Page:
April 14, 2013

  • David

    Heisenberg uncertainty seems to be due to the fact that quantum entities are being used to measure other quantum entities.
    Ergo, fuzzy entities are being used to measure fuzzy entities, giving you fuzziness squared - quite the problem!

    Tunneling in QM, and in semi-conductor electronics, has not been explained. It is something that occurs, and we have measured how much of it goes on and have come up with a mathematical rule, but do not know how or why it occurs.

    Similarly, with probability densities we have mathematical descriptions that accurately predict results, but we have no idea why the quantum entities behave the way they do.

    April 14, 2013

    • Victor

      Tunneling has a simple explanation: if a particle near a wall has a fuzzy location and momentum, in that its location can at any time be fuzzy or probable enough to be at the other side of the wall at any time, just like it may fluxuate in speed at any particular time (Brownian motion). Quantum has been as to be a probabilistic science, like social statistics provides social behavior probabilities without any exact understanding on the human brain.

      April 14, 2013

    • Victor

      On the other hand String theory seems to at last provide some mechanistic model and explanation on how QM works, but like a brain model will be hard to prove since the scale of strings are far smaller that what current technology can verify and prove to really exist. Anyway string theory has morphed a bit into "branes or surfaces" theory. There is also some suggestions that the planck scale of 10 to the minus 35 power but actually be to the -48. That would make it even harder to prove! See http://www.sciencedai...­

      April 14, 2013

  • A former member
    A former member

    I'm still planning to attend, but driving conditions may change that. I'll wait until around 4:00 p.m. and will change my RSVP if I decide the roads are too treacherous for me.

    April 12, 2013

    • A former member
      A former member

      Well, it's a clear afternoon, but, unfortunately, family aren't reliable sitters. Sorry to miss this and to miss what would have been my first meetup with your group :-(.

      April 12, 2013

  • Justin D.

    I do not think I can make it...

    April 12, 2013

  • Justin D.

    I maybe late!

    April 11, 2013

    • Mohsen

      It ok see you

      April 12, 2013

  • Elda

    Sorry. .not able to attend today...hope to make it next time

    April 12, 2013

  • Stephen K.

    Can't make it this week but still interested.

    April 12, 2013

  • Mario

    Looking forward to being here

    1 · April 7, 2013

  • Beverly B.

    No I don't want to delete my membership. Just don't see an option for deleting an event if you're unable to attend after you've RSVPed "Yes". Thanks for trying.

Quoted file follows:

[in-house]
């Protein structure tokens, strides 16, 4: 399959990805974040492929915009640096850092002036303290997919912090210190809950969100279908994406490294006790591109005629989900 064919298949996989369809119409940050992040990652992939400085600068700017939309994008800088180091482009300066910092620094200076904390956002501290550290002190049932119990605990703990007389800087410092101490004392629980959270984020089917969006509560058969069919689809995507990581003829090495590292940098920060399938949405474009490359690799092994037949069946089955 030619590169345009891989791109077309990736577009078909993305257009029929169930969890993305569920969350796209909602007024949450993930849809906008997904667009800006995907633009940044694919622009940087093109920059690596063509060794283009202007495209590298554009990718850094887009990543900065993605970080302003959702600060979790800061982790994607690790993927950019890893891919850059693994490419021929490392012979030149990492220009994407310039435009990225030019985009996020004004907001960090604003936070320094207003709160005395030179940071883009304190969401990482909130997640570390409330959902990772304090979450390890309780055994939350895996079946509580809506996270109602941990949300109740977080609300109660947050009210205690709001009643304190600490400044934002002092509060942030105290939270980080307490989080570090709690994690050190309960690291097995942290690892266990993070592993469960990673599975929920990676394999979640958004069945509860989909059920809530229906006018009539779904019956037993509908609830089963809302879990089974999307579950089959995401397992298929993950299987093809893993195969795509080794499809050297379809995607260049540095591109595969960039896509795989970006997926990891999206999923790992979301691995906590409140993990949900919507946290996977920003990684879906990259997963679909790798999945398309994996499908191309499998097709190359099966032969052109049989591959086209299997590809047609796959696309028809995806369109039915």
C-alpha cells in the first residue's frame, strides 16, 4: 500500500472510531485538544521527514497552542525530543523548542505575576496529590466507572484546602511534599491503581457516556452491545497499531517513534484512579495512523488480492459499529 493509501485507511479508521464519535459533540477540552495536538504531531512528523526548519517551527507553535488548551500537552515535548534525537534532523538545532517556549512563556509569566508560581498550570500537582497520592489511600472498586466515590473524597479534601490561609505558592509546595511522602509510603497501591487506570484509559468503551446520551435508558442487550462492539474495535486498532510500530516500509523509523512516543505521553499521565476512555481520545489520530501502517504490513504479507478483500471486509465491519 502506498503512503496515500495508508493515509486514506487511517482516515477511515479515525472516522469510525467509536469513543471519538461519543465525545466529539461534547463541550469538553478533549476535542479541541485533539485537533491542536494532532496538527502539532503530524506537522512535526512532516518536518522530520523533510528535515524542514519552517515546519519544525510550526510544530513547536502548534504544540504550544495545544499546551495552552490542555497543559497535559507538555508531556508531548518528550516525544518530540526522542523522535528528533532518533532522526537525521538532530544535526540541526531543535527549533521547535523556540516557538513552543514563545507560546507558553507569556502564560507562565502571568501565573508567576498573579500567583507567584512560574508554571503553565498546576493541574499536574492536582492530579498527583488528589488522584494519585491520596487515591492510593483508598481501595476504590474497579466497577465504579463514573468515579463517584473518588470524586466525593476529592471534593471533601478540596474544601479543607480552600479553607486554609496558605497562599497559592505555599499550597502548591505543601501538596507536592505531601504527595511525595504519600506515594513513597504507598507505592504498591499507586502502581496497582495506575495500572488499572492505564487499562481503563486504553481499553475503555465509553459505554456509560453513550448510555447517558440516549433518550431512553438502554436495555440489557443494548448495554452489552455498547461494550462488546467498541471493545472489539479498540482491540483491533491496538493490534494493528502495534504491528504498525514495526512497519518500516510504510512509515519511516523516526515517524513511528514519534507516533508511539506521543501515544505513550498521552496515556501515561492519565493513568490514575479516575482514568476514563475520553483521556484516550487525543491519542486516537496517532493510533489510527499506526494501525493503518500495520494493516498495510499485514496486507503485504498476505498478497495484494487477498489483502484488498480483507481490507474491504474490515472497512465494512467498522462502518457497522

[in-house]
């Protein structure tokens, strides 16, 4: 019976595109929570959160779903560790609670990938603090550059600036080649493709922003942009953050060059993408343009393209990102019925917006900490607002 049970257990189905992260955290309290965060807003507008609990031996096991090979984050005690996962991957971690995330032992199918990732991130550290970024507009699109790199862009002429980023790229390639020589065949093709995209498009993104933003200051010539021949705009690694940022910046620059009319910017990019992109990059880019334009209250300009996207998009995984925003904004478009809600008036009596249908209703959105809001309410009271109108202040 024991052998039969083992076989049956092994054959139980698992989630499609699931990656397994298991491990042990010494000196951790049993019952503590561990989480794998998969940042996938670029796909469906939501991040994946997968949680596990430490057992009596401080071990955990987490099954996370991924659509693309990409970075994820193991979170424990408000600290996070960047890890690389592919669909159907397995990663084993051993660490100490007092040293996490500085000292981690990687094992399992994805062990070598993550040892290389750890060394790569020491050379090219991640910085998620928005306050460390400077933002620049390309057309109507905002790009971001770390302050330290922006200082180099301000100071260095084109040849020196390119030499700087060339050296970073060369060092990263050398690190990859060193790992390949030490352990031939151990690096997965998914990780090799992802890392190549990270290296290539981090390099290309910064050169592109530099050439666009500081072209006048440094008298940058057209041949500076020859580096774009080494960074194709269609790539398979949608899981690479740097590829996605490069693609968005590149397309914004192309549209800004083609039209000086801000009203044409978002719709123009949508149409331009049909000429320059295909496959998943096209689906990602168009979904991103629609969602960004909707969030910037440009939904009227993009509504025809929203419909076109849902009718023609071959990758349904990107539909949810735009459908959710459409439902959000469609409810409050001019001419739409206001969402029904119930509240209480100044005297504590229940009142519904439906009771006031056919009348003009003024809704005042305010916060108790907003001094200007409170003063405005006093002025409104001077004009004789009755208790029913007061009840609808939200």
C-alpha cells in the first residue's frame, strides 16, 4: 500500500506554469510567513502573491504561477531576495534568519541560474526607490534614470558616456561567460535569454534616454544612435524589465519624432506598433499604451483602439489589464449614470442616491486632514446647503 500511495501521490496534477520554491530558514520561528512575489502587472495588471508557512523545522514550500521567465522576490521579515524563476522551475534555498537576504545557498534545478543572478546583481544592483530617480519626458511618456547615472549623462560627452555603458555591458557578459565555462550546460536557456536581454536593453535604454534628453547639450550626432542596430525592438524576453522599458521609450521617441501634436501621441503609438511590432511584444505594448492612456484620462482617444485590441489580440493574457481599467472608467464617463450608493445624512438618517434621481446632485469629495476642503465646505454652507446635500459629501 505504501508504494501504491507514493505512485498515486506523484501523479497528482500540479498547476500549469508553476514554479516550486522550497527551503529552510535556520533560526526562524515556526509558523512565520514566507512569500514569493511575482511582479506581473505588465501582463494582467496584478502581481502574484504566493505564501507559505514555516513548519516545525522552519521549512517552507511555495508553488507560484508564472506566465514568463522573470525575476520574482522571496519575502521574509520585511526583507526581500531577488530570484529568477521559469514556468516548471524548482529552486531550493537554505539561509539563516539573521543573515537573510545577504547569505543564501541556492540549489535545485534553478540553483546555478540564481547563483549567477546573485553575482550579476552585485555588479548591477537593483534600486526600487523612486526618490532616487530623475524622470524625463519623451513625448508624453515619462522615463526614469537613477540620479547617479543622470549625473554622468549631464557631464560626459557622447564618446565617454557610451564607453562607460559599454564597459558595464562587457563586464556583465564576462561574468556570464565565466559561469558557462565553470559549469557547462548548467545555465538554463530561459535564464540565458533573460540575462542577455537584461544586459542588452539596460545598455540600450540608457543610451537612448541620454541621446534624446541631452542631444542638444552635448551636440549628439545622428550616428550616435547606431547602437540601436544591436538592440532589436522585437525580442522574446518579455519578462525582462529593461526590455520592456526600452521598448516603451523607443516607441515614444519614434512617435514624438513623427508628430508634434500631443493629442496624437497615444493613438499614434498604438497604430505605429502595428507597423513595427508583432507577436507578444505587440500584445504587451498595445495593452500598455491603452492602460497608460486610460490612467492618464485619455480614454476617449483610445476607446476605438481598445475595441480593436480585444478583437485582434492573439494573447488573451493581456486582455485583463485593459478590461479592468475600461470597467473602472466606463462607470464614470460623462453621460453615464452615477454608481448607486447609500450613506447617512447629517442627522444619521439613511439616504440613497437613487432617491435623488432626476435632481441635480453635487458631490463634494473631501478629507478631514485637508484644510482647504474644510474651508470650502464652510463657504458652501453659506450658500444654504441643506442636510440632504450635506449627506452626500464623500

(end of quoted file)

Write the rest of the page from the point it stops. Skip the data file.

April 3, 2013

  • Betty

    Hi Beverly..Plz check the link I added below. The option you are looking for I think is in your google calandar, not meetup. Do let me know if you have solved the issue..Thanks! Betty

    April 3, 2013

  • Shane

    Just fgo to the top right and click "Change RSVP" under the words "Your RSVP: Yes".

    April 3, 2013

  • Beverly B.

    Does any know how to delete this MeetUp event reminder in my Google calendar after I've changed my RSVP to No?

    April 3, 2013

    • Mohsen

      Dear Bev, I will try, but I am not sure how to. Unless you want to delete your membership. Although I hope you don't,

      April 3, 2013

  • Nancelita

    Now unable to attend. See you next time!

    April 3, 2013

  • Runster O.

    Hi fellow Physics buffs. I'm new to your group. I would love to attend your very interesting presentations, but I live in North Bay Ont. I travel south on business occasionally, but it would be a rare coincidence for me to be in North York at the right time. Could you video the lecture presentations and post them on the group website for out-of-town members, and for those who just can't make the date?

    February 23, 2013

    • Mohsen

      Hi Runster, Thank you for your interest. We do not have the means to video tape the gatherings. However, we normally post the PPPresentation in the site plus many other articles. You can also enter our discussions the related tap.

      February 24, 2013

  • Gloria

    I will be out of the city.
    I look forward to the next meeting. Gloria

    February 15, 2013

  • David

    Heisenberg's Uncertainty is due to the wave-like characteristic of quantum entities.

    But another type of uncertainty exists that Arnon and I were arguing about. Can we be 100% certain of anything? I argued that we can, but I was a lone voice in the group. Comments?

    February 14, 2013

  • Elda

    hi everyone! I am new here and look foward to participate in this lecture.

    February 14, 2013

    • Mohsen

      Welcome Elda, Mohsen

      February 14, 2013

  • Joe P.

    90%

    February 14, 2013

  • Annette

    Yes everything is relative.
    +

    February 6, 2013